# Factoring a 4th degree polynomial

1. Jul 25, 2006

### mbrmbrg

I have the equation

$$f''(t) = 0 =\frac{\ -6t-4t^4+2t^5}{(1+2t)^4}$$

which I factored to

$$0 =\frac{ (2t)(-3-2t^3+t^4)}{(1+2t)^4}$$

and set

$$2t = 0$$ or $$t^4-2t^3-3 = 0$$

How am I supposed to factor the second possibility for t? Using guess-and-check (:yuck:) with 0, 1, and -1, I found that t is probably a fraction between -1 and 1. And now I'm stuck for real, because no way am I guess-and-checking random fractions.

Last edited by a moderator: Jul 25, 2006
2. Jul 25, 2006

### mbrmbrg

sorry, having latex trouble.

My second step should read 0=[(2t)(-3 - 2t^3 +t^4)]/(1+t^2)^4
but I don't think it does, and I can't figure out how to fix the code.
I'm blaming my computer display

3. Jul 25, 2006

### shmoe

All rational roots can be found by the rational root theorem, you don't have to check many:

http://planetmath.org/encyclopedia/RationalRootTheorem.html

In any case, when you tried to put in t=-1, you should have gotten 0, no? So you can reduce it to a cubic at least.

hmm, $$0 =\frac{\ (2t)(-3-2t^3+t^4)}{(1+2t)^4}$$

odd, it's a cut and paste from yours.

Last edited: Jul 25, 2006
4. Jul 25, 2006

### 0rthodontist

The latex doesn't work because you have an extra \ after \frac{

Last edited: Jul 25, 2006
5. Jul 25, 2006

### mbrmbrg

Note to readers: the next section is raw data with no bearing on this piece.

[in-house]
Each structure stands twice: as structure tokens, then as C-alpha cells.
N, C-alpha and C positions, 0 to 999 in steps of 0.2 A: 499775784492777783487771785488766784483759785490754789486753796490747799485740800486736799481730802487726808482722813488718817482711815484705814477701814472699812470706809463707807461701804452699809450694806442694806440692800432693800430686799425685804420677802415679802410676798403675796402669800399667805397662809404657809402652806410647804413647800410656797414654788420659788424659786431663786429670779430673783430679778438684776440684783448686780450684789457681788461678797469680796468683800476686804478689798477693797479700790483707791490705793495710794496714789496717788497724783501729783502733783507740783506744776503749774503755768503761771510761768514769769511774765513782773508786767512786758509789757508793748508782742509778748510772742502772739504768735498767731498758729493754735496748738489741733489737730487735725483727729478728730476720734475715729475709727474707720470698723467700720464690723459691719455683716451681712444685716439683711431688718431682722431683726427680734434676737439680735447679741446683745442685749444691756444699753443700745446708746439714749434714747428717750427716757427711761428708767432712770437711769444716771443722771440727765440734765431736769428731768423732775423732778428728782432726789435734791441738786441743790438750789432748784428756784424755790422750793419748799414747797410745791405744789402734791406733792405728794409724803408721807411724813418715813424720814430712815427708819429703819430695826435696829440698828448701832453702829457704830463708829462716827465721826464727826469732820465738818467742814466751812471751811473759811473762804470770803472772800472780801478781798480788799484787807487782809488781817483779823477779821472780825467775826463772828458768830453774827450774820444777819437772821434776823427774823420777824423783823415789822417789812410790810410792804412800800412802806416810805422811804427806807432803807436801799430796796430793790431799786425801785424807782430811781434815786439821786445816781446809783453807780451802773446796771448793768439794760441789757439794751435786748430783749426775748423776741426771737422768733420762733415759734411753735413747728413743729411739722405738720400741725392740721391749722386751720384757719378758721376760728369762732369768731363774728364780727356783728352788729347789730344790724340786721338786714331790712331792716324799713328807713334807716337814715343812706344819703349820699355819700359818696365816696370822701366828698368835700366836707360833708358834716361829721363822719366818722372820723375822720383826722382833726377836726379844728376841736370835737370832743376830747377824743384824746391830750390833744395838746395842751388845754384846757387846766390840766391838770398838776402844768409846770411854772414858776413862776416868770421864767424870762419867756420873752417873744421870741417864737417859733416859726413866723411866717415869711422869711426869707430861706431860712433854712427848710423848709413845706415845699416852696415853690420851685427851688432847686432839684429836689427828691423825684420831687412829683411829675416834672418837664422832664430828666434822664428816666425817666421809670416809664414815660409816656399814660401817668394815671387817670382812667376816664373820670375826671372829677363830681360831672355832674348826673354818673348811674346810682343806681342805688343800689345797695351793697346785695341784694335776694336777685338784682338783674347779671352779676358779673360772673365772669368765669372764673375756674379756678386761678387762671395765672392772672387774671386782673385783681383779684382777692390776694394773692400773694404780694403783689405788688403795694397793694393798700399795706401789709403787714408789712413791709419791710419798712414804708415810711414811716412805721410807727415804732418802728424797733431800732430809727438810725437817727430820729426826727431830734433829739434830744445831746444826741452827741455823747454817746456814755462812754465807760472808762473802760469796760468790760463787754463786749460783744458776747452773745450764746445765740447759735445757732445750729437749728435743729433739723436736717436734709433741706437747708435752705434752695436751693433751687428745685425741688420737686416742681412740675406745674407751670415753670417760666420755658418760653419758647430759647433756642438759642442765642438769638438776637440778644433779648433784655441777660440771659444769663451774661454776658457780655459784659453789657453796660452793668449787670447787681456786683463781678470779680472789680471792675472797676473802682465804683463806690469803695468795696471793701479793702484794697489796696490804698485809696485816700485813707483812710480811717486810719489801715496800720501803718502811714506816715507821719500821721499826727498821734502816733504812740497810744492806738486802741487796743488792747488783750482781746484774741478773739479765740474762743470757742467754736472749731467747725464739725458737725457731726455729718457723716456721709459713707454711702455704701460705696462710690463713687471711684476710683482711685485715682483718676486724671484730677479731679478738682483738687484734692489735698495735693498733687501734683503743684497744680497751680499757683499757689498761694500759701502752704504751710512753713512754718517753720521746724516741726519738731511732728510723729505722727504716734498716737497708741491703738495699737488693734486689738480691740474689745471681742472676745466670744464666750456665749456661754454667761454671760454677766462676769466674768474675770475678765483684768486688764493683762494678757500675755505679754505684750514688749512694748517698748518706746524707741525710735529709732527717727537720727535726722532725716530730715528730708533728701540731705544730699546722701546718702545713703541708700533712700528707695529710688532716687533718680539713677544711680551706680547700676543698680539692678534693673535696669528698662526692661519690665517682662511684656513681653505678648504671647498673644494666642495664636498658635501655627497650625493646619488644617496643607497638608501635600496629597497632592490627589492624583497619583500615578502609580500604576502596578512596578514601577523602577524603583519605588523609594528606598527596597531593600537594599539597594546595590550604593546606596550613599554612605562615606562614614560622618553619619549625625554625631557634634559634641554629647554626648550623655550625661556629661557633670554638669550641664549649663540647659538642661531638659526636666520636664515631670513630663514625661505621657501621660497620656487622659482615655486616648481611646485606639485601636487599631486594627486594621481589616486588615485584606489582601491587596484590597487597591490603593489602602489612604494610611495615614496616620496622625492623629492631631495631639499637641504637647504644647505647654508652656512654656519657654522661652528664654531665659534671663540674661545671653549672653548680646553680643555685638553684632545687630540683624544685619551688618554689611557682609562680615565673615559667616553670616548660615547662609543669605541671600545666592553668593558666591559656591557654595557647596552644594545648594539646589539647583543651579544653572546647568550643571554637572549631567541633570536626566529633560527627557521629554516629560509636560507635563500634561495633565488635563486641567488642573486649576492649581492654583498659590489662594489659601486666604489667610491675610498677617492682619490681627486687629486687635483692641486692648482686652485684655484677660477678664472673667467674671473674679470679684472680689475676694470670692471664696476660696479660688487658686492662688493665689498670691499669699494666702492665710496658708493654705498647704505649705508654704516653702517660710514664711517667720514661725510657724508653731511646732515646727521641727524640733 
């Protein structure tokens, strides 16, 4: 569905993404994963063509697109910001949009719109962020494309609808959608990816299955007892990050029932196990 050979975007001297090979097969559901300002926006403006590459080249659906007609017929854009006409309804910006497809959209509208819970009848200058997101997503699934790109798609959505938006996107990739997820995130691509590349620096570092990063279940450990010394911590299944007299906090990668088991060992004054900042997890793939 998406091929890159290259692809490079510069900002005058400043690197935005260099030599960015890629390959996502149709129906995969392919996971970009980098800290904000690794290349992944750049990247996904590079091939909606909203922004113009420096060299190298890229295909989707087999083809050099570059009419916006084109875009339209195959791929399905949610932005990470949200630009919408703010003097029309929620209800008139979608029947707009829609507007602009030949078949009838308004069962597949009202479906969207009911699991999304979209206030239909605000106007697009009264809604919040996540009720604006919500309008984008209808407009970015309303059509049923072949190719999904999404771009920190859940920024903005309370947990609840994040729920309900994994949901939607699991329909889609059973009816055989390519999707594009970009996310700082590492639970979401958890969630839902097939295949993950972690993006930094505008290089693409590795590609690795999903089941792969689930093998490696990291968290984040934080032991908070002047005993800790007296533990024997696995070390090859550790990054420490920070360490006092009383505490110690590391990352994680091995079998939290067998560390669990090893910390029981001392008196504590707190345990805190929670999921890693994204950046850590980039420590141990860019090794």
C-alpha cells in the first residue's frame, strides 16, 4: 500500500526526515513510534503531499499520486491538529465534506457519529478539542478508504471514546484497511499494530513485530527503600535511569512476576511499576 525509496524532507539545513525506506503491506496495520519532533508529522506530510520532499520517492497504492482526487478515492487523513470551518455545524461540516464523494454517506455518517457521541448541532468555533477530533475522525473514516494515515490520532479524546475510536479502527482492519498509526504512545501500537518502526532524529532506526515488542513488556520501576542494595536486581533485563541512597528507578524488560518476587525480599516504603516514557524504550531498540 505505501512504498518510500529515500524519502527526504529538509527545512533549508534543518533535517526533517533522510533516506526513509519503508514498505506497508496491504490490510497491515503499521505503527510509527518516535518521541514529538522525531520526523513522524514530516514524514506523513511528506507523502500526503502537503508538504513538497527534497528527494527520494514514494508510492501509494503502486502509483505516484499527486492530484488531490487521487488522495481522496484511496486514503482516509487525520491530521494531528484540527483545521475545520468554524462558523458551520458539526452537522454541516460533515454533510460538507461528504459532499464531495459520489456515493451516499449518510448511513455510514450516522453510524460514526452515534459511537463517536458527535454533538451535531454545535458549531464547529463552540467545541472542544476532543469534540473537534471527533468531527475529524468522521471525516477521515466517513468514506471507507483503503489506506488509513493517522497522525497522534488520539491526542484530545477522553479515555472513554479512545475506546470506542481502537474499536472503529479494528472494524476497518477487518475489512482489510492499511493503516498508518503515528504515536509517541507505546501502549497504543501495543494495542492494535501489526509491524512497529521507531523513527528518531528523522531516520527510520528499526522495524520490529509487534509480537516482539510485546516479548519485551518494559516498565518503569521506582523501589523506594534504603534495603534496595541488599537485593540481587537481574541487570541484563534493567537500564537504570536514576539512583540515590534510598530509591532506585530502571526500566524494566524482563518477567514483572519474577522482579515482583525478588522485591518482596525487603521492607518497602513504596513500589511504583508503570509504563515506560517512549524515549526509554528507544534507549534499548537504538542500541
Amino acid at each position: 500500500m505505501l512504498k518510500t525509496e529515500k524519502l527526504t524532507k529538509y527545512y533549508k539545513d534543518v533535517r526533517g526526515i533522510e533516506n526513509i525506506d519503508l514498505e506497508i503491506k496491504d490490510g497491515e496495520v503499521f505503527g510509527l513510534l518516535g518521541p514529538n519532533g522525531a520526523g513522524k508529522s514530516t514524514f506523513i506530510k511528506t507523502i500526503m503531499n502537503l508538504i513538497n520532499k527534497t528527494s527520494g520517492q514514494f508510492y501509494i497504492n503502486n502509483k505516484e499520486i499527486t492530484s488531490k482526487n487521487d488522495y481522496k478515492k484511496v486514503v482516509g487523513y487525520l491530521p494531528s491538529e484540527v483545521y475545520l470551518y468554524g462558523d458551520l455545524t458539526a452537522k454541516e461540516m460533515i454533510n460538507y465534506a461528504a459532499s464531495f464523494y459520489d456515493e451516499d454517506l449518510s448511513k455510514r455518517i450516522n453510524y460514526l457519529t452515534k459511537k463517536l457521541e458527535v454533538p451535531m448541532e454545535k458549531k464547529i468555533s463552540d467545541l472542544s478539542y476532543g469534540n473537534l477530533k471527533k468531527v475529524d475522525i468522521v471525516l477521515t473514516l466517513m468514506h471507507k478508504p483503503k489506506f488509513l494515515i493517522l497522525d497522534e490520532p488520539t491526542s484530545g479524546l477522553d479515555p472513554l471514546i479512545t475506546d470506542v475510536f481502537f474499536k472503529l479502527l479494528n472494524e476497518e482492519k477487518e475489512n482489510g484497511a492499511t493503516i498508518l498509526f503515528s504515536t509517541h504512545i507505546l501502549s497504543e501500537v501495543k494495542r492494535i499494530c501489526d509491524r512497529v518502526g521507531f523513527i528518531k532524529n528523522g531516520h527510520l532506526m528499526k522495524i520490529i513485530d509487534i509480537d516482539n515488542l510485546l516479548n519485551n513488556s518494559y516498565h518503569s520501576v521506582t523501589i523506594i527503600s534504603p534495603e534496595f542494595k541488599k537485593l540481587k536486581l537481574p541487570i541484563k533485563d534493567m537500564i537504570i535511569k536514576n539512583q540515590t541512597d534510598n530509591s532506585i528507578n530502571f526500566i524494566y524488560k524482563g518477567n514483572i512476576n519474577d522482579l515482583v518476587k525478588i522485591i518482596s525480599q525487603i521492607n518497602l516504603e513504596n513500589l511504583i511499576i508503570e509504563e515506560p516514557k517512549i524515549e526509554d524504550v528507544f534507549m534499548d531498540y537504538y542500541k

Ouch. Another good reason not to guess-and-check: my algebra tends to be better than my arithmetic. Oh, ouch.

Ummm, I looked at the rational root theorem, but I don't know if I'm using it right.
Does it say I have some root p/q, where my first coefficient (here 1) is divisible by p and my last coefficient (here -3) is divisible by q? So my answer is -1/3??
OK, apparantly not, because that doesn't give me zero.

In either case, it looks like any root will require t to be negative, and in this case, t is time...

But now I'm curious how this rational root theorem works.

6. Jul 25, 2006

### Office_Shredder

Staff Emeritus
The rational root theorem:

Any rational root of a polynomial will be in the form p/q, where p is a factor of the constant term, and q is a factor of the leading coefficient (so in this case, p is +/-3, 1, and q is +/-1).

So your best bets would be to check 3, -3, 1, and -1

7. Jul 25, 2006

### shmoe

That should just put a space in though? I don't think I changed anything in my cut and paste. Not important though.

mbrmbrg, you have the rational root theorem reversed, if p/q is a root then q divides your lead coefficient, here a 1, and p divides your constant coefficient, here -3. So you must have q=+ or -1 (so any rational root must also be an integer), and p=+/- 1 or 3. So to find all rational roots, just stick -1, 1, -3, and 3 into your equation. These are not guaranteed to be roots, but any rational root *must* be one of these.

You must have a positive real roots though. You polynomial is -3 at t=0 and greater than 0 when t is large and positive, so there's at least one root in there somewhere.

8. Jul 25, 2006

### mbrmbrg

OK, got it now--thanks people!